House passes farm bill with help of Midlands representatives; clash with Senate expected

WASHINGTON (AP) — The Republican-led House on Thursday narrowly passed a sweeping farm bill that would toughen work requirements for food stamp recipients.

The bill passed 213-211.

Democrats opposed the bill, saying it would take government food assistance away from too many people.

The measure renews the safety net for farmers as President Donald Trump’s tough talk on tariffs threatens to reduce markets for some of their products.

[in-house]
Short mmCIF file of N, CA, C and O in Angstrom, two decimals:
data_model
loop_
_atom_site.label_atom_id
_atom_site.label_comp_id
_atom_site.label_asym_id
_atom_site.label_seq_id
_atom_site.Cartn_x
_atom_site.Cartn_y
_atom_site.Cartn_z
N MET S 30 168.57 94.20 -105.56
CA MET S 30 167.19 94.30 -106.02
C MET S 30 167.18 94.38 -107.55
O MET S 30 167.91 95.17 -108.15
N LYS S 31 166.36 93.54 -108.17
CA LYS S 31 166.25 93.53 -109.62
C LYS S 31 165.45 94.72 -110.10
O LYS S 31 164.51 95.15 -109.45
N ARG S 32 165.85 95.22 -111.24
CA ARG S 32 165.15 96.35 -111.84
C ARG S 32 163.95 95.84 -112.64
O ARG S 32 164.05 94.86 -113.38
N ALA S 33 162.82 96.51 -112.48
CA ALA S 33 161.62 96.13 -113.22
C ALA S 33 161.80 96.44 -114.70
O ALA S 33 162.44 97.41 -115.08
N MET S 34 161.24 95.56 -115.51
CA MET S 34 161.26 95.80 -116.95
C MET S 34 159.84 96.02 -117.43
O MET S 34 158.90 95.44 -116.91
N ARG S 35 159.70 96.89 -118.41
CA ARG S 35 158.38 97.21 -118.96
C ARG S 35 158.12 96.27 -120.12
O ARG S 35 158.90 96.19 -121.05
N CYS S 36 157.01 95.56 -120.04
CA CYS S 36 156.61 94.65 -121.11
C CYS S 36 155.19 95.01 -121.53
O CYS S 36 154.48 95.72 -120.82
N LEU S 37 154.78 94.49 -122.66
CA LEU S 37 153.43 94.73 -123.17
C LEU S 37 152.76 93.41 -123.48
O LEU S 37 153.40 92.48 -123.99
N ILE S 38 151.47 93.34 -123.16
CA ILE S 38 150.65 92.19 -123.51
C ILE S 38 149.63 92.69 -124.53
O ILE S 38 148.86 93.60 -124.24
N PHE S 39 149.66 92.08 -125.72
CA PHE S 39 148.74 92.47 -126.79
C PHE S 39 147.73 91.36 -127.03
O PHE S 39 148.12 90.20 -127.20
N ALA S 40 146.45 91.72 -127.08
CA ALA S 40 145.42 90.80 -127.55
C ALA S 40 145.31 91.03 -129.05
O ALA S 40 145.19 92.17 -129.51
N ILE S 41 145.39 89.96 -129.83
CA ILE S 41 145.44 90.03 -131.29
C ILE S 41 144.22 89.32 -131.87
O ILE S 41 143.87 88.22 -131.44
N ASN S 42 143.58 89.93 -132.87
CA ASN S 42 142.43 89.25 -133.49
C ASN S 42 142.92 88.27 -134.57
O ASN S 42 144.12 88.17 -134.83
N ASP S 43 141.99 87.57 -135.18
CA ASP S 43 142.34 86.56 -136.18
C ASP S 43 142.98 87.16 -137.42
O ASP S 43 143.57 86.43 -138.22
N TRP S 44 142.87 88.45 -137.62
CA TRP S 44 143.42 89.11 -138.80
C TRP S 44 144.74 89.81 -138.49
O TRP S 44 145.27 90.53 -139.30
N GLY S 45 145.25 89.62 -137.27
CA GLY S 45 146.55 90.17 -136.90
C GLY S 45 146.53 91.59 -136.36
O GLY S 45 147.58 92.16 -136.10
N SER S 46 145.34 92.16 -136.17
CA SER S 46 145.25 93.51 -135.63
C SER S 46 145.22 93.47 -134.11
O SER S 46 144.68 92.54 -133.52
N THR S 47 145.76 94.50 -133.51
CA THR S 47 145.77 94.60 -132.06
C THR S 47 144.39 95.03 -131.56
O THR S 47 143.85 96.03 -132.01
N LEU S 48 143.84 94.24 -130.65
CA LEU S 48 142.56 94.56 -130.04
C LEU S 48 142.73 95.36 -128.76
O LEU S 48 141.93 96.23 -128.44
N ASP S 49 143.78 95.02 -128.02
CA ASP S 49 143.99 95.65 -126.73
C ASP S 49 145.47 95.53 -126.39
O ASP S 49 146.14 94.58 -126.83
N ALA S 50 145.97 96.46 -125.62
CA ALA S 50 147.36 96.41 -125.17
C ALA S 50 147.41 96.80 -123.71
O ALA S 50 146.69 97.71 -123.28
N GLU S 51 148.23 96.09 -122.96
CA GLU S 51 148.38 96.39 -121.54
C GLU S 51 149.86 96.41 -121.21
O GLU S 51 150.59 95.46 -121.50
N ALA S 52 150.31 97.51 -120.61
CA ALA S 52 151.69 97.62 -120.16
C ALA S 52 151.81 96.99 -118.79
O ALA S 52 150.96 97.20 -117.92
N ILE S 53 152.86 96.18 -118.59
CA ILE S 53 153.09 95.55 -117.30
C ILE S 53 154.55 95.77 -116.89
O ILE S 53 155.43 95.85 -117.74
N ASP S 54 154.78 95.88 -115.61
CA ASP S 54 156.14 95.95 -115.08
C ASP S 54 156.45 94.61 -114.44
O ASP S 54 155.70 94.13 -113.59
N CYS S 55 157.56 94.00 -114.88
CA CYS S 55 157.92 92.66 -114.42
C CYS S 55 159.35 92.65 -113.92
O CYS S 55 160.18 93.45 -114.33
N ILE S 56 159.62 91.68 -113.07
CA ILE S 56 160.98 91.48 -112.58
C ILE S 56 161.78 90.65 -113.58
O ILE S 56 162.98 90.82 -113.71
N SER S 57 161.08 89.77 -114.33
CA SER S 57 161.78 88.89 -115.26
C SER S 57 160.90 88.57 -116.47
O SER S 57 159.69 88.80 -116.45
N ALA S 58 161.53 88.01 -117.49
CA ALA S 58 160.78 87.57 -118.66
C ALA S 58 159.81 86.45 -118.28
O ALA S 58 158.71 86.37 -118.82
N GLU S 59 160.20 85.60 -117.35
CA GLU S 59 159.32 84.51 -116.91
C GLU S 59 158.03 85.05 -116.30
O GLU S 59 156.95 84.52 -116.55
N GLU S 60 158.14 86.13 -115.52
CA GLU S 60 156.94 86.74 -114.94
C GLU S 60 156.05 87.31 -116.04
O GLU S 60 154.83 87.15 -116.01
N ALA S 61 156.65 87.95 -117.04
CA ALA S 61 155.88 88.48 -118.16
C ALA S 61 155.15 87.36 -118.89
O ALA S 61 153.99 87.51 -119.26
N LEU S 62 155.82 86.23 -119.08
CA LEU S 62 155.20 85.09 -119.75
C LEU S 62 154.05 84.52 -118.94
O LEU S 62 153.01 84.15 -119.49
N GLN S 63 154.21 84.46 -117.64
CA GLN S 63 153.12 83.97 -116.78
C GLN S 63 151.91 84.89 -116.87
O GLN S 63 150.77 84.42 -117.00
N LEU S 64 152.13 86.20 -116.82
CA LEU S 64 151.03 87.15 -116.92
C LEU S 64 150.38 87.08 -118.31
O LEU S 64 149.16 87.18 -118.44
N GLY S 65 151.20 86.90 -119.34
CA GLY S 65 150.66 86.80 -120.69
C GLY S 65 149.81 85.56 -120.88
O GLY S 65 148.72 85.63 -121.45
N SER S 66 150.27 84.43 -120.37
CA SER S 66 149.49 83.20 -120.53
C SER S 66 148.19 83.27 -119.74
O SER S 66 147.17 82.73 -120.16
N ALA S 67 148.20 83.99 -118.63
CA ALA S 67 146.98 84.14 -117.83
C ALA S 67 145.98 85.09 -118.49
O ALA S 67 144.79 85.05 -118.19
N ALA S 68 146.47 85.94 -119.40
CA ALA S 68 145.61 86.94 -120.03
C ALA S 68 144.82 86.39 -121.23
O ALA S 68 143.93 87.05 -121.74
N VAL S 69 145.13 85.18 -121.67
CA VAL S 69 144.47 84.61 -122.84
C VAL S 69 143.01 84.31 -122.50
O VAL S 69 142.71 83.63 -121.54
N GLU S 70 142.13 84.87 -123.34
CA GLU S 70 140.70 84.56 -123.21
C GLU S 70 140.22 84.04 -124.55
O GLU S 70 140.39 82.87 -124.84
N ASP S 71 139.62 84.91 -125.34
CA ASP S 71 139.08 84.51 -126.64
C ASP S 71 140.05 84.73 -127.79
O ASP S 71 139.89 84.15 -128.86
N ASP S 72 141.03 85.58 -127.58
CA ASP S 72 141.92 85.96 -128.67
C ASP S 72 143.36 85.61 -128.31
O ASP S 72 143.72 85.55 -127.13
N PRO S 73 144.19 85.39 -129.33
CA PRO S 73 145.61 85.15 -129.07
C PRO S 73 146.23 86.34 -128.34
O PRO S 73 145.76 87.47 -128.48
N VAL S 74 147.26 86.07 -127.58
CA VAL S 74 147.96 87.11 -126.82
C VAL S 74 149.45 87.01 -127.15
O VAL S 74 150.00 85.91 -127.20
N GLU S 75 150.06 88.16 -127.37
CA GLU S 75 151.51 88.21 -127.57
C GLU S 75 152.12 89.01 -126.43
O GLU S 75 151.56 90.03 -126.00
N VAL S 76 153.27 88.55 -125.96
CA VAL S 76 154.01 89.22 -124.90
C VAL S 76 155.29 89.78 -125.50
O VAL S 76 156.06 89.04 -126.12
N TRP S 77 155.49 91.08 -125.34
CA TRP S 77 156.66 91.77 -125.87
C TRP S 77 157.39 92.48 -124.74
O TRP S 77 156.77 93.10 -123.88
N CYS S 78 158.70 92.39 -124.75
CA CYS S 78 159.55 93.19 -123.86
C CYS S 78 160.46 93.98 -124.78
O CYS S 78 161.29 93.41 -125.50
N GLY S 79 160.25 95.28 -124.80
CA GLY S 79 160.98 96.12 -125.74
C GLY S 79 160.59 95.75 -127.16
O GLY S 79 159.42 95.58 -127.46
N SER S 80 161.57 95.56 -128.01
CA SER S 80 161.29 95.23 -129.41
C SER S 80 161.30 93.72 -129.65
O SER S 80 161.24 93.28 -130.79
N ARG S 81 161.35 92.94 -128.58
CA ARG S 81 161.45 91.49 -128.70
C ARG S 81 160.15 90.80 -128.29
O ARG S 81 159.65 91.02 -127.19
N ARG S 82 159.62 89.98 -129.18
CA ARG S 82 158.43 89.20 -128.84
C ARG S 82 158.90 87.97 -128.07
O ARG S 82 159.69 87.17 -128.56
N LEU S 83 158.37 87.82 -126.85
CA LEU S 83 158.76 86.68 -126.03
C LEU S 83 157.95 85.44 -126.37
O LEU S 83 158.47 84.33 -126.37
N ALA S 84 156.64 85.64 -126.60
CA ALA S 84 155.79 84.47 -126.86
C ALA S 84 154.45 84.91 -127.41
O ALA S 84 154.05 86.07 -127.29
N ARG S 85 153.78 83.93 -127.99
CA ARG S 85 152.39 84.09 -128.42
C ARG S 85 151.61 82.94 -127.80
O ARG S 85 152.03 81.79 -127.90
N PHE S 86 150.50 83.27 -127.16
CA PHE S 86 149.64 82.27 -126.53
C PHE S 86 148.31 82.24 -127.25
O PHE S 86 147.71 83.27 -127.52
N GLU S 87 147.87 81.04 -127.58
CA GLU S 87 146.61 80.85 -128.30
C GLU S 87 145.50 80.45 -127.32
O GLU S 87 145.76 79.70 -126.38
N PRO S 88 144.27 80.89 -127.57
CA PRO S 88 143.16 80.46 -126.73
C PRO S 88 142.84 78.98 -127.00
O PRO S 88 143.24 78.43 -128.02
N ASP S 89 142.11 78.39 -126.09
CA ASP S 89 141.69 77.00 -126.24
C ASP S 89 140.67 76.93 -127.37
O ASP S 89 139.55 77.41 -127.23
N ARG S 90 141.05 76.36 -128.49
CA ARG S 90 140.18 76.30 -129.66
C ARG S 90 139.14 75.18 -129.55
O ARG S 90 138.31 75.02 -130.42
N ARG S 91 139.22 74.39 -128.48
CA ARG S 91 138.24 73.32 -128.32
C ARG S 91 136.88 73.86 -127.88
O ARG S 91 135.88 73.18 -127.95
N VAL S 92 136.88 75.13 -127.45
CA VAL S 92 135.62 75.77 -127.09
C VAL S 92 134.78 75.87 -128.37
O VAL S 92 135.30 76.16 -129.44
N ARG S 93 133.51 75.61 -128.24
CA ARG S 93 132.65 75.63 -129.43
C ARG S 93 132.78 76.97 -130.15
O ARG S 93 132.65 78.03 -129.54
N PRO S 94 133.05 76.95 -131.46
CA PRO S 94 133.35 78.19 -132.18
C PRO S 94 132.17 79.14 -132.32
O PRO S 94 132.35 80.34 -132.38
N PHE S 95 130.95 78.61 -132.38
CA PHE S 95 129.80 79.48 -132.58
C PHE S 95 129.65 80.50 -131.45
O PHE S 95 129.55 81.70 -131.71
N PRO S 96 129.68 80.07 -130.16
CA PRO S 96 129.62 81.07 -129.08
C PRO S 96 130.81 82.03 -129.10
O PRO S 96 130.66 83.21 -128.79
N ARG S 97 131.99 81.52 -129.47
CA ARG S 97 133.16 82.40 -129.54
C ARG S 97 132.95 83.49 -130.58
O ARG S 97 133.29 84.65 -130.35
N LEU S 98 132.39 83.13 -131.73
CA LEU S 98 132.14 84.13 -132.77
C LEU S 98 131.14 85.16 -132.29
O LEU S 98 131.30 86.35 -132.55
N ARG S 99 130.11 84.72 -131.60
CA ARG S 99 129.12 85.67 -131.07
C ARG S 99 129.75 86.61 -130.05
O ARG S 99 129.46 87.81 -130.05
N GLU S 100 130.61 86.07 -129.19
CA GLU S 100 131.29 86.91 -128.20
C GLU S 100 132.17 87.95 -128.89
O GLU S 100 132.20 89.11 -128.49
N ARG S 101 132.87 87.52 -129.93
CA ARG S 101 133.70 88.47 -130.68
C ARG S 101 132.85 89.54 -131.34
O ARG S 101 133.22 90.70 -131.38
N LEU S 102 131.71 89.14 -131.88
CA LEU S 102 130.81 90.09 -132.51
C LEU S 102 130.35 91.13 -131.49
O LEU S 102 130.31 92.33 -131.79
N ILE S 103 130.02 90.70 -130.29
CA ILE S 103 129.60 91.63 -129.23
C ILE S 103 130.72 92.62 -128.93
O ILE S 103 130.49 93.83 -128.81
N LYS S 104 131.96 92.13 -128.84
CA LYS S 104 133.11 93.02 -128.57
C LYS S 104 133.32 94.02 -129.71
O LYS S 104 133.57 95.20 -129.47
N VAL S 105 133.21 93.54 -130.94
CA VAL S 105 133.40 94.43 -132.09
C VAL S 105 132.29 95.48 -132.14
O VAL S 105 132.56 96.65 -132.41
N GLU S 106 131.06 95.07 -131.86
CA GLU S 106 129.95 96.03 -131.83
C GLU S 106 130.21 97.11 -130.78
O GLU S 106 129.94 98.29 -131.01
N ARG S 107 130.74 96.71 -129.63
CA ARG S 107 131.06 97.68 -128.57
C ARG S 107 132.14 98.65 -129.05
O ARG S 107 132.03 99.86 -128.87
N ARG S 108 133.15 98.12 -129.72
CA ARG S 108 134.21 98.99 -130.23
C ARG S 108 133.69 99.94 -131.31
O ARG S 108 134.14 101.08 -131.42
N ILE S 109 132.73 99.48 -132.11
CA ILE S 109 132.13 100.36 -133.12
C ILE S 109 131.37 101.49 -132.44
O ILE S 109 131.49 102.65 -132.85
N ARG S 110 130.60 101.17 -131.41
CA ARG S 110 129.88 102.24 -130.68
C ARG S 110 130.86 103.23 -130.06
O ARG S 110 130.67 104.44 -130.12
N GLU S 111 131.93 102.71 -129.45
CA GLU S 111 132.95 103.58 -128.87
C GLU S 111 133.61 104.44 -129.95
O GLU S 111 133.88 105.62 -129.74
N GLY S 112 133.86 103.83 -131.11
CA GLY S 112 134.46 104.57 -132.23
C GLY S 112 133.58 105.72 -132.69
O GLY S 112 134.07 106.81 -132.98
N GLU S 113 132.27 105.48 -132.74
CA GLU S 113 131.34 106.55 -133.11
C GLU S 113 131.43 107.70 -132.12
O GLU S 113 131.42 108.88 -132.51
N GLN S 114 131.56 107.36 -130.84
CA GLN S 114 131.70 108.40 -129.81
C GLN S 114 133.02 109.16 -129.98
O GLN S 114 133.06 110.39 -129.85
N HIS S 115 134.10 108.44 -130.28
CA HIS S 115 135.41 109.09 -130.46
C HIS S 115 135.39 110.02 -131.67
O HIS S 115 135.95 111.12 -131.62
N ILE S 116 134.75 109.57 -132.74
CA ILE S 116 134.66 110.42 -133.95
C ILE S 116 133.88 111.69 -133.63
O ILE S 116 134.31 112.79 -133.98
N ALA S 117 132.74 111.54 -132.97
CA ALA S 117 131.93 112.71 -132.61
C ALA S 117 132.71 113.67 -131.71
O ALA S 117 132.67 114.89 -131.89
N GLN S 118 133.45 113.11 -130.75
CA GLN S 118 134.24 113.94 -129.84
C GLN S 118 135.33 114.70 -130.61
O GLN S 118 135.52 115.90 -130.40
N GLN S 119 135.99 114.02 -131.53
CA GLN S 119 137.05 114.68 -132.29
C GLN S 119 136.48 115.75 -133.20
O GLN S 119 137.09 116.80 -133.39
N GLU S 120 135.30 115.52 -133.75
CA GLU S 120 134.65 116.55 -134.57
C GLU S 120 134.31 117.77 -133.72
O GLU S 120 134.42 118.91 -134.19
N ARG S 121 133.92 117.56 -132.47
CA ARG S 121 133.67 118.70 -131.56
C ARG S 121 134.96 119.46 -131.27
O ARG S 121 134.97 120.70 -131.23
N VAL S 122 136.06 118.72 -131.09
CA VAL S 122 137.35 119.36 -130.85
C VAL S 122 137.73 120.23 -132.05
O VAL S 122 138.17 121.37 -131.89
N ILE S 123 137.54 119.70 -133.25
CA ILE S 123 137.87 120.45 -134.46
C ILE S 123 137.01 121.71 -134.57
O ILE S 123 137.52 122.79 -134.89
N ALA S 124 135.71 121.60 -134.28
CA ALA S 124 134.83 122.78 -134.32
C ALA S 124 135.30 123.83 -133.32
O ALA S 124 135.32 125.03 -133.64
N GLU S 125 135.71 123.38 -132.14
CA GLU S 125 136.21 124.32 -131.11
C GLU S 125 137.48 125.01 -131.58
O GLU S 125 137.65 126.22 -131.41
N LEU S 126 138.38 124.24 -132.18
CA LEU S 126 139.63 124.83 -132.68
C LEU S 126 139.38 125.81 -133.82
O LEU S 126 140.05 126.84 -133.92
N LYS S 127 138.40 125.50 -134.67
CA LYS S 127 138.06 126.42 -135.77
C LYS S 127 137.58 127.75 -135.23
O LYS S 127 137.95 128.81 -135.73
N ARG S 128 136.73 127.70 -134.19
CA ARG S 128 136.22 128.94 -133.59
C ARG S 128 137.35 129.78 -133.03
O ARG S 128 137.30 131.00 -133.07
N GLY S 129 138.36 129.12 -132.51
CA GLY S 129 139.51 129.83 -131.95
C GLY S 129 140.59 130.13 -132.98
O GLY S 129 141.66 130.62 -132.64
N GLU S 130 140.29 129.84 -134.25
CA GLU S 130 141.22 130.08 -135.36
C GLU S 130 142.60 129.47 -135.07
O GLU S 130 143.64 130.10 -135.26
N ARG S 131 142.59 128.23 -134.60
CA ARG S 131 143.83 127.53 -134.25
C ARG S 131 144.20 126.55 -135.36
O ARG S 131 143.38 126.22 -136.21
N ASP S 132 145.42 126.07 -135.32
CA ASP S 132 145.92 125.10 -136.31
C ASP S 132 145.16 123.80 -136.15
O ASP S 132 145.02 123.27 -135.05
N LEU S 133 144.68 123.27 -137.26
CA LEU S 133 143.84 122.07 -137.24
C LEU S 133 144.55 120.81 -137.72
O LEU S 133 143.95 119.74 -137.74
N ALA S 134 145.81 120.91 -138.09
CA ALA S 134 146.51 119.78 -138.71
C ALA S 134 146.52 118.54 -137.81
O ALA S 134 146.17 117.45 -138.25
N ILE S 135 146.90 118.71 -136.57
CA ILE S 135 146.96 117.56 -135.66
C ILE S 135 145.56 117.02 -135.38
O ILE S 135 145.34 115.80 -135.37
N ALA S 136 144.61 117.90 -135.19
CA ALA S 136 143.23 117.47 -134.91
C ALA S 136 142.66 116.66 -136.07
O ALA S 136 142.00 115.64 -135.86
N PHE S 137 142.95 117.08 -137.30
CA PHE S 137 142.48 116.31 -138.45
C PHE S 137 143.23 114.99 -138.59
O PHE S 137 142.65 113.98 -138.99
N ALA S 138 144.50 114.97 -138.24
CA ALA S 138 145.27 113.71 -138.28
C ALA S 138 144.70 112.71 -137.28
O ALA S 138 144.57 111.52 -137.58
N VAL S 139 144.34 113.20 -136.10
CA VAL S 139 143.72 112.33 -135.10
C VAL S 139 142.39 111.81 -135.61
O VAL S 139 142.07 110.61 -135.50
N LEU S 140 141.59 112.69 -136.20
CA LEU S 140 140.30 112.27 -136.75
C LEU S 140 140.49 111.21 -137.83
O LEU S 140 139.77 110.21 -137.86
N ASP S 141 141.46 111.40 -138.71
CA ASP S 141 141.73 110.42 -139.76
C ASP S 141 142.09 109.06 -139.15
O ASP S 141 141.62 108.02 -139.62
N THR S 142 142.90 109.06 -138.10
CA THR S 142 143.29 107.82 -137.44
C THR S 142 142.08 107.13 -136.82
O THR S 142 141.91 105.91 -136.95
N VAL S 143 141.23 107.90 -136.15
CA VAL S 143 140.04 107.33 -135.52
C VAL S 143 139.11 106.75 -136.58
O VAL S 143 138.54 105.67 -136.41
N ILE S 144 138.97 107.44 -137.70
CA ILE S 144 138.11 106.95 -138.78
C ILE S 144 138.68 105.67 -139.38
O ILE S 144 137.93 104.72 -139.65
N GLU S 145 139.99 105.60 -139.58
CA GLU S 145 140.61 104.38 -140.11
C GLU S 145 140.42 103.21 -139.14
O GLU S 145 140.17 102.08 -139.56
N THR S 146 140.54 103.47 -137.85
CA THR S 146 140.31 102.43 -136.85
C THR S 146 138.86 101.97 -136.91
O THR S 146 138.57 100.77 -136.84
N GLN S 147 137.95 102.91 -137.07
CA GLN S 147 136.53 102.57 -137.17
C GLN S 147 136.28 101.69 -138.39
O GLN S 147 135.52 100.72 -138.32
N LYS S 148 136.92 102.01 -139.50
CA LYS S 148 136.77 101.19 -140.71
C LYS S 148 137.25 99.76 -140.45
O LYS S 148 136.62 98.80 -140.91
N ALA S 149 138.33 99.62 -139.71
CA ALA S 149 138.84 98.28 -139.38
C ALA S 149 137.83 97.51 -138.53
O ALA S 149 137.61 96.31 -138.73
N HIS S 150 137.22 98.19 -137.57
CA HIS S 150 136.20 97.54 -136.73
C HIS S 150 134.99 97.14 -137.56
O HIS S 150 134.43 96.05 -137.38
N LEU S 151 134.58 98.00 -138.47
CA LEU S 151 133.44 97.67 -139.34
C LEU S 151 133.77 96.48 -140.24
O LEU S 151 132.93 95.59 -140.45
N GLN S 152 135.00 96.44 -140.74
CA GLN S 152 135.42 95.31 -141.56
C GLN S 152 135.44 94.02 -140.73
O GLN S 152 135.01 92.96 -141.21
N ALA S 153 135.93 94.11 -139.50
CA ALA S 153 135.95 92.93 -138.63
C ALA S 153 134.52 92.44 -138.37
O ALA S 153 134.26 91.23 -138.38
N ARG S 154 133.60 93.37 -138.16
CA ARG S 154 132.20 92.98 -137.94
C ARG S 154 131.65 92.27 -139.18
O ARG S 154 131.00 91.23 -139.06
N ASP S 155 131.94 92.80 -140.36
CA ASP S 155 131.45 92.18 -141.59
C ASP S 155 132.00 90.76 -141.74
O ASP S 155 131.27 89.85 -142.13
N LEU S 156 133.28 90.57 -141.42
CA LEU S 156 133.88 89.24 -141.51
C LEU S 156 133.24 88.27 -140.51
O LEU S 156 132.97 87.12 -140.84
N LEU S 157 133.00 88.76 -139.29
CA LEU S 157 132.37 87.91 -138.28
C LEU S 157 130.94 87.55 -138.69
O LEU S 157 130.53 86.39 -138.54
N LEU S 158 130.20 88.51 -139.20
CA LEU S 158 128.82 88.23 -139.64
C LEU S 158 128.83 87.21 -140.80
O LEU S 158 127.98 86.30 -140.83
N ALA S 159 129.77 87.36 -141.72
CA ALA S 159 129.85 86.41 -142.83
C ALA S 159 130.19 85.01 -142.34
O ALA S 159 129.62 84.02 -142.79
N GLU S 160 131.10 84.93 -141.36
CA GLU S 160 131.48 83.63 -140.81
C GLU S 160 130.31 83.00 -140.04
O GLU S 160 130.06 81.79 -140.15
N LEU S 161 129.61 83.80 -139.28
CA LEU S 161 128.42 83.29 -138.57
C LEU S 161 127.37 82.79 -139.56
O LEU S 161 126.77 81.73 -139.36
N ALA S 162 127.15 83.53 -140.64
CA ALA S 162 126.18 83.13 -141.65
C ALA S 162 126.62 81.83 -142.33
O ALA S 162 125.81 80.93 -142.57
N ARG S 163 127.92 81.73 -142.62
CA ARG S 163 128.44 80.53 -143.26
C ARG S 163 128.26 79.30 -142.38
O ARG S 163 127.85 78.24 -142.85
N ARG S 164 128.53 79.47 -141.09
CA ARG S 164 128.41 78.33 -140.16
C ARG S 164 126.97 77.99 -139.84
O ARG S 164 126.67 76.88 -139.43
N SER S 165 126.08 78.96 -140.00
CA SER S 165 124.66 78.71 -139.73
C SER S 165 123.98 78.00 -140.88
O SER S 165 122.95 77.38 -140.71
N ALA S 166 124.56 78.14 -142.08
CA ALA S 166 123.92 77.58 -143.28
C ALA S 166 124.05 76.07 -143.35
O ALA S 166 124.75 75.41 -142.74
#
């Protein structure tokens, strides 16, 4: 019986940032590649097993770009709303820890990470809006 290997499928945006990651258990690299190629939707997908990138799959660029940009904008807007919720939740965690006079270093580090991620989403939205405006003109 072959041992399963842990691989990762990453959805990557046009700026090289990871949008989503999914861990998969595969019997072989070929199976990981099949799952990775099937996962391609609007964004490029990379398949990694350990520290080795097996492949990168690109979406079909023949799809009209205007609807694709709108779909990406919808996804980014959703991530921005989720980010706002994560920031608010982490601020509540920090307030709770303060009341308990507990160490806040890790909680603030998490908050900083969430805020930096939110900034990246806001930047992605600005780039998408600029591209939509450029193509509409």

The House bill sets up a certain clash with the Senate, which looks to make mostly modest adjustments to existing programs and doesn’t want to pick a fight over food stamps.

All five GOP House members representing Nebraska and western Iowa voted for the farm bill, including Rep. Adrian Smith, who represents the state’s heavily agricultural 3rd District.

“After the turbulence we’ve seen recently in commodity prices, a long-term Farm Bill will help to address the concerns I hear while traveling Nebraska’s Third District,” Smith said in a release. “I look forward to the Senate passing its version of the bill so we can move the process forward.”

Rep. Jeff Fortenberry said he’ll be pushing to get provisions he included to promote rural health associations in the final version.

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